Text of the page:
The "fight or flight" mechanism is one of the best-known physiological responses. It increases our ability to respond to stressful situations. One way to look at exercise – physiologically -- is as a non-life-threatening example of a stressful situation. Think about it: When we exercise, our heart and breathing rates rise rapidly and blood vessels in our limbs dilate in order to deliver more oxygenated blood to our working muscle cells. The rapid rise in blood flow to the periphery -- especially to the legs -- can create a "heady" feeling, which reflects a temporary drop in blood pressure. This stimulates sympathetic nerves throughout the body to release substances that constrict blood vessels, even those vessels that feed working muscles.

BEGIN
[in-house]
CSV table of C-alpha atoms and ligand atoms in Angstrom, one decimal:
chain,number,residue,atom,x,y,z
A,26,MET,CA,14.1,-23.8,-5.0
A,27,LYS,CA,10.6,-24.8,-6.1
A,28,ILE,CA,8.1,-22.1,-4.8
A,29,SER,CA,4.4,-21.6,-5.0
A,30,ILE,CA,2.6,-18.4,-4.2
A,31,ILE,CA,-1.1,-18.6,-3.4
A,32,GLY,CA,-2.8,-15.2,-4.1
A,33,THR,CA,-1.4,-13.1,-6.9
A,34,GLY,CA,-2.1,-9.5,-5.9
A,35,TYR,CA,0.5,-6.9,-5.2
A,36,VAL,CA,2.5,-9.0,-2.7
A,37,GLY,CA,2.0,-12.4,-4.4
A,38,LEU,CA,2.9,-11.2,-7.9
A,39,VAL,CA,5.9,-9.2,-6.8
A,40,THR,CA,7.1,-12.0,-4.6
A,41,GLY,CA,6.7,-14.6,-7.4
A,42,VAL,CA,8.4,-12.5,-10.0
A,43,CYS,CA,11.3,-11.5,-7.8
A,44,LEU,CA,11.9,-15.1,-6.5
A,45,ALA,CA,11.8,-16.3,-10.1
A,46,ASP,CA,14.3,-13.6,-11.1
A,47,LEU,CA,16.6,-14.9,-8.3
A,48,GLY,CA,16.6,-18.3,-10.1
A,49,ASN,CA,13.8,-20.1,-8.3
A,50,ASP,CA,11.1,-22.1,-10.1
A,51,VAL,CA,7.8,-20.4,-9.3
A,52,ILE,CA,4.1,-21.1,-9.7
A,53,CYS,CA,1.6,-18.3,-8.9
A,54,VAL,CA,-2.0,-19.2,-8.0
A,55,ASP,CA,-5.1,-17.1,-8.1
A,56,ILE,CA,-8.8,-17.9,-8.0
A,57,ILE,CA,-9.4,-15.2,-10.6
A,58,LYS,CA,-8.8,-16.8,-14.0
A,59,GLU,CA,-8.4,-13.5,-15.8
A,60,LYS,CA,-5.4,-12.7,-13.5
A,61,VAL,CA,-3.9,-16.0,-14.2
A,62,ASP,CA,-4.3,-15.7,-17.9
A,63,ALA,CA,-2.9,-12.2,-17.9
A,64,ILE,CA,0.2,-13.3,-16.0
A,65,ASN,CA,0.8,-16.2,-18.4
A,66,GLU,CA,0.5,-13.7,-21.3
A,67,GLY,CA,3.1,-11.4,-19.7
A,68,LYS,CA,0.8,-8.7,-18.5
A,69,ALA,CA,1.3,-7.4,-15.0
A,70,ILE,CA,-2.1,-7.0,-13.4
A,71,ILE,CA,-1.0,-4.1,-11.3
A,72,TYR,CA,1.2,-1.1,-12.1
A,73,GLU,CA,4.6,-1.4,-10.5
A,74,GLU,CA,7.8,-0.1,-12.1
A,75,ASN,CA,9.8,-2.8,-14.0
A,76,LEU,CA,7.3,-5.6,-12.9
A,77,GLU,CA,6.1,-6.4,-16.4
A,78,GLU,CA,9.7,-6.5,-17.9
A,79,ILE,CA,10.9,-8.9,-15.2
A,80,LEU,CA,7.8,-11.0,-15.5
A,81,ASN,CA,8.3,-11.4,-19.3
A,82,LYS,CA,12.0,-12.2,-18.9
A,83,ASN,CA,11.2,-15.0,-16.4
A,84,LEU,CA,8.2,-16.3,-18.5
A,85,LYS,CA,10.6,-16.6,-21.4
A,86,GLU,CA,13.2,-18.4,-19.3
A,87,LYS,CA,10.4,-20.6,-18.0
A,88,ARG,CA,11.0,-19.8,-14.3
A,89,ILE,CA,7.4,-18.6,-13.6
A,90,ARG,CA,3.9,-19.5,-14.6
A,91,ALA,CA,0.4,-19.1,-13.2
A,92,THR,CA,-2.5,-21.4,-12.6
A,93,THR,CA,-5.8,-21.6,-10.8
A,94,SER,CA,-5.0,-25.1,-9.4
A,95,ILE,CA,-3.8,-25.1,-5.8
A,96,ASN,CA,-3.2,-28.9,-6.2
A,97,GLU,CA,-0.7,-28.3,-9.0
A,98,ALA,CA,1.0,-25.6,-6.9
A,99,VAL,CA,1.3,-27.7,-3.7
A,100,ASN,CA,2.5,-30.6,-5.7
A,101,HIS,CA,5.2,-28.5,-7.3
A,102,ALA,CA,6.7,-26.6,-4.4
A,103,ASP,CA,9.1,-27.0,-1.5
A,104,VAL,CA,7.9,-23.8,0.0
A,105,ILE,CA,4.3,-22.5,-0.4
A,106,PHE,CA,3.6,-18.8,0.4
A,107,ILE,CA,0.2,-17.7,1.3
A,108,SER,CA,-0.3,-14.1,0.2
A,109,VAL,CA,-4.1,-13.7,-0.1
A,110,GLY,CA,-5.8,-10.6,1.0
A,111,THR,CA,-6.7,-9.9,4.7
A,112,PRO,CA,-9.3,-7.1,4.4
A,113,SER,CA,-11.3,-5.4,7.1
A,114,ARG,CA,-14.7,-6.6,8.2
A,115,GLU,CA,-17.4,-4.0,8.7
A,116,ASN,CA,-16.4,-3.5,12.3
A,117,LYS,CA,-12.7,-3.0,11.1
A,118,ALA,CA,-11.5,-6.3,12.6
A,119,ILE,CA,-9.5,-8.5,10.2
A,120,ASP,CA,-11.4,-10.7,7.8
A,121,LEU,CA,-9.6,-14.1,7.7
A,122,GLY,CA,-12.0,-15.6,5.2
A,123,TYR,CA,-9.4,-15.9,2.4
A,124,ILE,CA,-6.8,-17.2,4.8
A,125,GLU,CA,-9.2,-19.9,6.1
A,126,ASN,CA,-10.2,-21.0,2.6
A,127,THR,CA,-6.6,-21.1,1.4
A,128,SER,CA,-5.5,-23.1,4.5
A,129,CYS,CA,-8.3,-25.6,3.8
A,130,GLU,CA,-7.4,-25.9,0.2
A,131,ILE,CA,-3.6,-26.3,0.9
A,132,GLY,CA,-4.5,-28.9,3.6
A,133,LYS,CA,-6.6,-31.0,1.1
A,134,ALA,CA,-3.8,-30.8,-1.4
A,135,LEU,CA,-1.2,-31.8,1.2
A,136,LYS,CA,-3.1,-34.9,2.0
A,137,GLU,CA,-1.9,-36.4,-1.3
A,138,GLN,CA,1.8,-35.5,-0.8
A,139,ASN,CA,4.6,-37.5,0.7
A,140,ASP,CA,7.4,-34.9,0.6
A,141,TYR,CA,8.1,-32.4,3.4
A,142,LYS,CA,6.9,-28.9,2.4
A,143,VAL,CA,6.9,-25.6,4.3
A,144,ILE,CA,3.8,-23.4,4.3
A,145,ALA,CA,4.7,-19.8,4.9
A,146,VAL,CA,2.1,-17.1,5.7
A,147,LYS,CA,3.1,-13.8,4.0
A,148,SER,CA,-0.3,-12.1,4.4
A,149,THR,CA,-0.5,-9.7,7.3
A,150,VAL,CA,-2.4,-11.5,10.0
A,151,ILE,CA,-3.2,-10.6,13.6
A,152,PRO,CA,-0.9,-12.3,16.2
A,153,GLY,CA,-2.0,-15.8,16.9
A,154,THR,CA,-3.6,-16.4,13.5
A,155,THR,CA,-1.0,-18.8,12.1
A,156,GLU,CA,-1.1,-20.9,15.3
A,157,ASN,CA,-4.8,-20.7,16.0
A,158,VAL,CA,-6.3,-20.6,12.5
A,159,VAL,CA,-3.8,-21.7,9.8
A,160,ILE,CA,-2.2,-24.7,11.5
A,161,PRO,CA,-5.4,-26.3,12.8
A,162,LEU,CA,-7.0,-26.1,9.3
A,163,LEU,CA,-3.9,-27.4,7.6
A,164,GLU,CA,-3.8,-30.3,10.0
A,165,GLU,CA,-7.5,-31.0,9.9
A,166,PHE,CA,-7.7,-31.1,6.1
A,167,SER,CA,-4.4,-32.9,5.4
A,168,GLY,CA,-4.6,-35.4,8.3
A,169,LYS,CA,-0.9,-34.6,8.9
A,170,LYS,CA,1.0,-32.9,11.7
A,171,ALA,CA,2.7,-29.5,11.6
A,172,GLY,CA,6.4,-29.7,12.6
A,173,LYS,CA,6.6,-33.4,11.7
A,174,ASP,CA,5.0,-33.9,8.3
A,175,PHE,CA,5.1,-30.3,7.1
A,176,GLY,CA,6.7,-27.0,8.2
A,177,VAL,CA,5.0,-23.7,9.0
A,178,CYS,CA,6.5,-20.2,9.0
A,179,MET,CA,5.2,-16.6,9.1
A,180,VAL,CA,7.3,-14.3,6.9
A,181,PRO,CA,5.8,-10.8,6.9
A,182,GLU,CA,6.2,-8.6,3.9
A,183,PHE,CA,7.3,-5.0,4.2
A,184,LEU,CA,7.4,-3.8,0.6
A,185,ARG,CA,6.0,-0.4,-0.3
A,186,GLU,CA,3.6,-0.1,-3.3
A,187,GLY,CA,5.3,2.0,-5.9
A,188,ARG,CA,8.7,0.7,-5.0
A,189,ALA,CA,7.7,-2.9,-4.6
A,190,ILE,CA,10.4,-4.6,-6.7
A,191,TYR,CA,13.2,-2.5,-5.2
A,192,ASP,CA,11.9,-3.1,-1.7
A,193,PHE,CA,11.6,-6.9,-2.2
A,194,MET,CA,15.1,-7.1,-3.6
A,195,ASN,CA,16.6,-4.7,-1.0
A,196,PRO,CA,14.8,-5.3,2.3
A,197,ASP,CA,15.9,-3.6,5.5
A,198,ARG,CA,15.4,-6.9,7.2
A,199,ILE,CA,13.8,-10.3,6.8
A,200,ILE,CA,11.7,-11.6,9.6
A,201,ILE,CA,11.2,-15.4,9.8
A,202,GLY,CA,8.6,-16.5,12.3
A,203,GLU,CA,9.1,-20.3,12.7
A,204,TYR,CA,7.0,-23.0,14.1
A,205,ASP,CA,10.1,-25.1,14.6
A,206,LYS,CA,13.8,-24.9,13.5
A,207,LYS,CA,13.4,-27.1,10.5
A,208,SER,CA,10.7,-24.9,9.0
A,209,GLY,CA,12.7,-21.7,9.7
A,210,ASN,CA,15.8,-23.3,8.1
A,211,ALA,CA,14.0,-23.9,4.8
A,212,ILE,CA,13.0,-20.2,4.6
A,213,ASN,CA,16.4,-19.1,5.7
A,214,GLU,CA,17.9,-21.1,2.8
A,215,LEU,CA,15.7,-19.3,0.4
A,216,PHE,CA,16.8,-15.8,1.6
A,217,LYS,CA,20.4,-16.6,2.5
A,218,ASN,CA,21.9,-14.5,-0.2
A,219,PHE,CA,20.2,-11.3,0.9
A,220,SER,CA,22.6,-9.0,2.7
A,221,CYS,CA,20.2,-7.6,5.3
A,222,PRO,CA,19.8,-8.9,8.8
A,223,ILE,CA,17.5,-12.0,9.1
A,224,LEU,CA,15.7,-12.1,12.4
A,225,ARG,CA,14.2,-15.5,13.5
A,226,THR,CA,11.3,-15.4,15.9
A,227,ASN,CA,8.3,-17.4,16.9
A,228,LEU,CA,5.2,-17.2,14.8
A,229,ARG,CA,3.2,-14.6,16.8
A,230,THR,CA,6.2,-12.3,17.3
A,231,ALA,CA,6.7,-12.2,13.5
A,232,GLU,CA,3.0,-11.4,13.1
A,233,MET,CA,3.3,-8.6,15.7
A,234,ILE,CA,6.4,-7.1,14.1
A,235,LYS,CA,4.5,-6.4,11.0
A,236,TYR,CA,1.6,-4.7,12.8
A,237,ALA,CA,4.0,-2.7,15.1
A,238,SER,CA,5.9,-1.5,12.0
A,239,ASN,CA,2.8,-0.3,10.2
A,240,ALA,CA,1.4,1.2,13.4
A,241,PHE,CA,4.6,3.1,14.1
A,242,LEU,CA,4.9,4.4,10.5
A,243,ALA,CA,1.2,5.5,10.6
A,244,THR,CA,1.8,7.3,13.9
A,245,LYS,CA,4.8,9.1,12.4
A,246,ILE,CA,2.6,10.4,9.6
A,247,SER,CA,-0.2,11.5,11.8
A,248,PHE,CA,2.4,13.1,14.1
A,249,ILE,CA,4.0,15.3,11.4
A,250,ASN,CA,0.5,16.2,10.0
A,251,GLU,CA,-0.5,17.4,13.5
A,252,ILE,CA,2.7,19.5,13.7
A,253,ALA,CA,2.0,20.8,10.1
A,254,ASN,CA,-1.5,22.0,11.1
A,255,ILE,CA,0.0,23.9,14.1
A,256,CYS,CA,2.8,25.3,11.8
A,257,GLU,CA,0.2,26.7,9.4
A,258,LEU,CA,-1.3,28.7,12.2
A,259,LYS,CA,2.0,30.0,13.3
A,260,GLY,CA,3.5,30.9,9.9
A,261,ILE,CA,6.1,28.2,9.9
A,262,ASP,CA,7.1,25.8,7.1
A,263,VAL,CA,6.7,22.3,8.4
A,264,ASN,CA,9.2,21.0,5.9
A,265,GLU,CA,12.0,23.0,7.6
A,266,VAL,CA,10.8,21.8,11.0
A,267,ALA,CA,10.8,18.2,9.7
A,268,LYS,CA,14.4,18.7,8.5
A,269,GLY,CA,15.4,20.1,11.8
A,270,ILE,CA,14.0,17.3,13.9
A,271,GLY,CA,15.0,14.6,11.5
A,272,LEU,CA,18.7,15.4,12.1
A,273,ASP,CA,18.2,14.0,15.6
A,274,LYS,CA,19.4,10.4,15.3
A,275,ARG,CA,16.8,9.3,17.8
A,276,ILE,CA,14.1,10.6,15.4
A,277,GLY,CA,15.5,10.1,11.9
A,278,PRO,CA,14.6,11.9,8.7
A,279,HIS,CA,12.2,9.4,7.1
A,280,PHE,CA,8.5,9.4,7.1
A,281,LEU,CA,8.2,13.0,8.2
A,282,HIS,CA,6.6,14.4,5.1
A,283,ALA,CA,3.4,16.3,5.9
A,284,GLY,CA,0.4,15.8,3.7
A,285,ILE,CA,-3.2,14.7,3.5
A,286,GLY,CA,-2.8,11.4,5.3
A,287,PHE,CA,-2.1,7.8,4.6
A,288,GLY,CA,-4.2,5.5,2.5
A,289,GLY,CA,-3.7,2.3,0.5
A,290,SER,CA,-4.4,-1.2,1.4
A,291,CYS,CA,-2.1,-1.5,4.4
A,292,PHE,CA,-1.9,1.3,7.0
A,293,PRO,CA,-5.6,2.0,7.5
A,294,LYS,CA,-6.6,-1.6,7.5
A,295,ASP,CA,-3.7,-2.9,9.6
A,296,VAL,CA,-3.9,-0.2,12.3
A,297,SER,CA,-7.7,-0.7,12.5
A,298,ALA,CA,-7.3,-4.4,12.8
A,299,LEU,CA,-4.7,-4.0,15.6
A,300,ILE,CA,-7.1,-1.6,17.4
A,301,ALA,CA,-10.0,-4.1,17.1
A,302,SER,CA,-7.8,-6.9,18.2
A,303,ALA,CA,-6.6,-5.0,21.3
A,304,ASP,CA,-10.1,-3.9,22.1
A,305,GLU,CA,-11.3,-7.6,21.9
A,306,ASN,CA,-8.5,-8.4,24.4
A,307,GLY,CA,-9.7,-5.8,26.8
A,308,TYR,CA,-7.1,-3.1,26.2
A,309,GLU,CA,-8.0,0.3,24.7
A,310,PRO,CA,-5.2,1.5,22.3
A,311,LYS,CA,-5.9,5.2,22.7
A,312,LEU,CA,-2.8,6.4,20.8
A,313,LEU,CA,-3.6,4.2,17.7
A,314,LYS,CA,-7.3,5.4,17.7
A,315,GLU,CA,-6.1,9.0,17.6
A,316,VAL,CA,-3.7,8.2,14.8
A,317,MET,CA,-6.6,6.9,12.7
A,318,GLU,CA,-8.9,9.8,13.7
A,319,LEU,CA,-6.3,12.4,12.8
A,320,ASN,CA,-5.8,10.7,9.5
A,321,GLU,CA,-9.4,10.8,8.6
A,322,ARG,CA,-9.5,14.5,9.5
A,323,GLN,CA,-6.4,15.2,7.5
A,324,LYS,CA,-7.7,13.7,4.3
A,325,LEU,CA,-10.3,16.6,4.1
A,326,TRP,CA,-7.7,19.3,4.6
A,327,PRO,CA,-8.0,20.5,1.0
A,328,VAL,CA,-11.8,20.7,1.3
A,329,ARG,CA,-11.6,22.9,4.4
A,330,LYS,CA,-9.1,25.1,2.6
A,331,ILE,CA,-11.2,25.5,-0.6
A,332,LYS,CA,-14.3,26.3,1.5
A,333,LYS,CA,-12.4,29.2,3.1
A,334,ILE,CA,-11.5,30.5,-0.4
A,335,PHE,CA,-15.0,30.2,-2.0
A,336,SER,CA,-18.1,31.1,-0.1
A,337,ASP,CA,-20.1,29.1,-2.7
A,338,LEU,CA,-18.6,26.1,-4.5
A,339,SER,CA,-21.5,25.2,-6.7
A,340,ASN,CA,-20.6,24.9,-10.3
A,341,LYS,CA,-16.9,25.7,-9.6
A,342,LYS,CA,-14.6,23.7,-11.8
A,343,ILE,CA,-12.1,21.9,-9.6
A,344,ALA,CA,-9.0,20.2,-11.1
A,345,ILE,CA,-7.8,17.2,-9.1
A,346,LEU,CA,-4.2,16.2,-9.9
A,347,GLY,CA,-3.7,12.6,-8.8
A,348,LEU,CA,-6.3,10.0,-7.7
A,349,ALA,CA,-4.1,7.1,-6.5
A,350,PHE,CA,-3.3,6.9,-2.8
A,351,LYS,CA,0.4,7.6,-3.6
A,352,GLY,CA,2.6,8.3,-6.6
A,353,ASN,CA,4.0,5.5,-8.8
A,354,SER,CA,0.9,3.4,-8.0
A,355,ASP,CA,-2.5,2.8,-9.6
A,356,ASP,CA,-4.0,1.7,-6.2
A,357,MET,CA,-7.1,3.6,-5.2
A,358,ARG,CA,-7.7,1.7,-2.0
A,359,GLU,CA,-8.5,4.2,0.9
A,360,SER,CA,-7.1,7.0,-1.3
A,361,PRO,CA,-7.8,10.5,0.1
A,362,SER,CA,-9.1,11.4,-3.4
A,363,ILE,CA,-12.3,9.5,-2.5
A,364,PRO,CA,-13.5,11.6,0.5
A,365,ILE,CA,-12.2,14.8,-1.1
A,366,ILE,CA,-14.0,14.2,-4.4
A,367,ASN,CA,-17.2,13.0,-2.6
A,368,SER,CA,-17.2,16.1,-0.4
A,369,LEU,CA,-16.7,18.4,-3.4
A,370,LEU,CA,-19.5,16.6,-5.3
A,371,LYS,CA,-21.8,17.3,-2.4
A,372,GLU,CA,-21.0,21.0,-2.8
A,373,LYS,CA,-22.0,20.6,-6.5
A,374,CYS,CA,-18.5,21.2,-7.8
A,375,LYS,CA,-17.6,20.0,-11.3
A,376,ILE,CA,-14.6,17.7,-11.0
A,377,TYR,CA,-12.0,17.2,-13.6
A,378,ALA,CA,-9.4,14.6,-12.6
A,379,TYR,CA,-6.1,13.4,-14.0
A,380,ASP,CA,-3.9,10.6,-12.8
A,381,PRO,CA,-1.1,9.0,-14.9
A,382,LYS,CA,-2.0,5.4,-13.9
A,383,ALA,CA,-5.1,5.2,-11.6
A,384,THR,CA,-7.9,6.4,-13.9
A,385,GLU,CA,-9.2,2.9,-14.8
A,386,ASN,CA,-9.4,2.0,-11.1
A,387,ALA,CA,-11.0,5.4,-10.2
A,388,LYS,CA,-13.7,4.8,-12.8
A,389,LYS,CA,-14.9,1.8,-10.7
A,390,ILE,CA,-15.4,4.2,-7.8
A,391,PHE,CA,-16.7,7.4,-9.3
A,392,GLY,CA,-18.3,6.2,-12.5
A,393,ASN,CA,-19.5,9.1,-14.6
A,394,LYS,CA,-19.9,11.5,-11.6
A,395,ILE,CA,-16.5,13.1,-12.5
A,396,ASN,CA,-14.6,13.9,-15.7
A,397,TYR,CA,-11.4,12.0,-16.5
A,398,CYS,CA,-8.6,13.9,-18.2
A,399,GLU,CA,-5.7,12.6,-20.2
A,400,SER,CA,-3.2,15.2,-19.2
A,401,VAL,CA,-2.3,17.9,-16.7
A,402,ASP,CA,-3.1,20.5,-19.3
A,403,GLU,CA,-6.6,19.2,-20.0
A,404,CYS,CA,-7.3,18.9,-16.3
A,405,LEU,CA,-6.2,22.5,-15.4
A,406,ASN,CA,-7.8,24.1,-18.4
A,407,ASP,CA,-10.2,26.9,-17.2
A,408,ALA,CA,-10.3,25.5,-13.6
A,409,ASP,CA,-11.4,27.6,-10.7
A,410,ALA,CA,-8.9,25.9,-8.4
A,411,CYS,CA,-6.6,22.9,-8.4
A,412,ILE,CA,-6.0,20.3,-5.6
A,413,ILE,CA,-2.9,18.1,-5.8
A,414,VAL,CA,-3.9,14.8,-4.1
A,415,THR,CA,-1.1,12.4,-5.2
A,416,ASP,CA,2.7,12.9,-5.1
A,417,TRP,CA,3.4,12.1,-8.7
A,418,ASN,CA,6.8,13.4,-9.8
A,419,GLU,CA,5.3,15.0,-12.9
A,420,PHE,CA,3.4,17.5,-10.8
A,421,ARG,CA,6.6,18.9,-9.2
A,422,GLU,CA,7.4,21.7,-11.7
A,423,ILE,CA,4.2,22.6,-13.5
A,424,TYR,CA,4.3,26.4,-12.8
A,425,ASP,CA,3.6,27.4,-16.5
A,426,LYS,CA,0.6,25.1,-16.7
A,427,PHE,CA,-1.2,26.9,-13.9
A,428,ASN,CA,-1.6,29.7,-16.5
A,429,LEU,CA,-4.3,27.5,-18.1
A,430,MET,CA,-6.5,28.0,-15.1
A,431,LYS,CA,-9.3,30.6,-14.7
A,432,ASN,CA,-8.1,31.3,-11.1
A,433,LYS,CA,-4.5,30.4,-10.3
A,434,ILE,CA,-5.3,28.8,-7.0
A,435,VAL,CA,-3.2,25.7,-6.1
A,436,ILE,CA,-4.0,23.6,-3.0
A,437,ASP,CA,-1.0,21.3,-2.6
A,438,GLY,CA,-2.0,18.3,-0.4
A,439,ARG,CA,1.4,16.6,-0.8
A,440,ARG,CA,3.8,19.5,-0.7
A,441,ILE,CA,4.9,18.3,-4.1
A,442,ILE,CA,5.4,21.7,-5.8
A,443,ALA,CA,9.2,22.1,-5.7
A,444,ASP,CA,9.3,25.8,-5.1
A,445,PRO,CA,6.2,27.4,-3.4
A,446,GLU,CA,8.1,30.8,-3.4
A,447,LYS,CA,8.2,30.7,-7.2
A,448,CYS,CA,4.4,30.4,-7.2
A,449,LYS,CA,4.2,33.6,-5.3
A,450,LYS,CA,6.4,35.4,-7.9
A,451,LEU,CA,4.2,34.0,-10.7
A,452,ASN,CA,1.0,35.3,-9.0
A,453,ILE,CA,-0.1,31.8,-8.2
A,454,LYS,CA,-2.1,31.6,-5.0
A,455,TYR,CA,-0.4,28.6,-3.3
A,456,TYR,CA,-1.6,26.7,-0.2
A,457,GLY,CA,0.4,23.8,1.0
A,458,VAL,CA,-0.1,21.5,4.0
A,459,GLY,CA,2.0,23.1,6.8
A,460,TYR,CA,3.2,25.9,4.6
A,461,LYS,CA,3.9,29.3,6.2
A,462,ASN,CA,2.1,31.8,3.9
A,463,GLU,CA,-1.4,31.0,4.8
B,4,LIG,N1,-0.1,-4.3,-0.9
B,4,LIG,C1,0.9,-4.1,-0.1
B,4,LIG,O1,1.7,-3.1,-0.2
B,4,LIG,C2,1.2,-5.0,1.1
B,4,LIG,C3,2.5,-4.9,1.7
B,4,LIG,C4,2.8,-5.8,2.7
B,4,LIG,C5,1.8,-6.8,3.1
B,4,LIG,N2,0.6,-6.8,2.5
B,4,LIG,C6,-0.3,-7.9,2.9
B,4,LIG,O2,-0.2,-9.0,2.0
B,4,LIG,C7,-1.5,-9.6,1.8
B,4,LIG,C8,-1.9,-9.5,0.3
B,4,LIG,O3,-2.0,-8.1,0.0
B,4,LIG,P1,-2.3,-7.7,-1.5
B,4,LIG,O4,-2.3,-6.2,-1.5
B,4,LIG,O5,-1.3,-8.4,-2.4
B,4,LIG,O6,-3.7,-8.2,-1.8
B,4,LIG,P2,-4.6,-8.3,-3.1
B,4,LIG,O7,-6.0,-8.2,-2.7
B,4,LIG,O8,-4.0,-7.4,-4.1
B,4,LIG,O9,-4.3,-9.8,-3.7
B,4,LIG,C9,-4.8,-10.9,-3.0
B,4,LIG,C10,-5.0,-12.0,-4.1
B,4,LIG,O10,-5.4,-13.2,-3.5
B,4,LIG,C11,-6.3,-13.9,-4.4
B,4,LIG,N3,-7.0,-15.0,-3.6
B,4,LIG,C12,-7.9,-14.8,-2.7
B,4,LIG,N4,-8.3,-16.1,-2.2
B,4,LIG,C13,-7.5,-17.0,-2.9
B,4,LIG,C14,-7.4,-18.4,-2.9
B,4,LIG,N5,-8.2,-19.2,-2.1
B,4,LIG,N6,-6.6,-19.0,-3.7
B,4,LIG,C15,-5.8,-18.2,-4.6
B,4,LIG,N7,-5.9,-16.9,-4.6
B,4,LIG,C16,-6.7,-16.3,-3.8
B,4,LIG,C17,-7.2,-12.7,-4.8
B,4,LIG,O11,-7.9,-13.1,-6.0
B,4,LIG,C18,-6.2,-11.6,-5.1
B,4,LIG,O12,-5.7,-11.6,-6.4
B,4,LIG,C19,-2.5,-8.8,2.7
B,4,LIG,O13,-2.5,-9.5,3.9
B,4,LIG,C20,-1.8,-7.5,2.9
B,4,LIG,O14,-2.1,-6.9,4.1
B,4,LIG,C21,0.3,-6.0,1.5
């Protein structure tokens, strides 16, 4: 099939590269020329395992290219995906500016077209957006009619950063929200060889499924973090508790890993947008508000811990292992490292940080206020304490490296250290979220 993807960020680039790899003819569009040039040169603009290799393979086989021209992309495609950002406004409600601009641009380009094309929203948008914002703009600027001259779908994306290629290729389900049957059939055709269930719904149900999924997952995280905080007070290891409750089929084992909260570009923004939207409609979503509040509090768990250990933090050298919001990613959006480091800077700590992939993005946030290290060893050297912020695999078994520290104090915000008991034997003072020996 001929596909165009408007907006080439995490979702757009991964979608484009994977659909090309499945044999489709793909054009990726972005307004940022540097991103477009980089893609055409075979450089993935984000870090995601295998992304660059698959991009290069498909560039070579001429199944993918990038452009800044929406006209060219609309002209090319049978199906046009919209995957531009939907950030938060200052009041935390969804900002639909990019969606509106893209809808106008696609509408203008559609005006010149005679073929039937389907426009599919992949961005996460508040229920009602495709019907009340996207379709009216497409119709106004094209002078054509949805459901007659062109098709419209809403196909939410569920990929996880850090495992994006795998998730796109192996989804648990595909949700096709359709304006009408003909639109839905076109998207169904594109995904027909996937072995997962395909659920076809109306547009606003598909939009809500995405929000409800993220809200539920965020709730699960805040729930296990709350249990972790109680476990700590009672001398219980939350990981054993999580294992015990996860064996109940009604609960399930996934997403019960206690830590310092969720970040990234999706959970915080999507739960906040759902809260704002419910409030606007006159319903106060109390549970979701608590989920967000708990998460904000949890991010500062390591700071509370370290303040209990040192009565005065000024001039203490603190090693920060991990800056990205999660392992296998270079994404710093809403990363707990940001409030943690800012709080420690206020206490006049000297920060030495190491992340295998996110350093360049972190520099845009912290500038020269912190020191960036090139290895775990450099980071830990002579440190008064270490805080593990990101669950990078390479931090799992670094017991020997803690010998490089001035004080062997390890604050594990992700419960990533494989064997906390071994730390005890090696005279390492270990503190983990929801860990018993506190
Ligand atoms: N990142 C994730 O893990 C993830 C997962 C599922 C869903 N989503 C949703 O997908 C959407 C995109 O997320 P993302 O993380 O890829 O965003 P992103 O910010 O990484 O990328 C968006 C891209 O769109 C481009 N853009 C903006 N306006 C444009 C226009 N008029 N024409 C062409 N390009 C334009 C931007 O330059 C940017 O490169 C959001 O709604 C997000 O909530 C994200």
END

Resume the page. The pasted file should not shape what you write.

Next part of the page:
Blood vessels in our leg muscles must respond to both dilating and constricting substances to meet the competing demands of muscle oxygen delivery and maintenance of bodily blood pressure, so we don’t faint! It’s a balancing act that could change with advancing age.
David Proctor and Urs Leuenberger and physiology student Dennis Koch, researchers at Pennsylvania State University and Hershey Medical Center, studied this possibility by manipulating the activity of the sympathetic nervous system in healthy older and younger men undergoing a moderate level of leg (cycling) exercise. They used a simple, but powerful sympathetic stimulus -- plunging a hand into a bucket of ice while still cycling -- and compared the blood vessel reactions in the legs of both age groups.
Mayer Resnick | EurekAlert!
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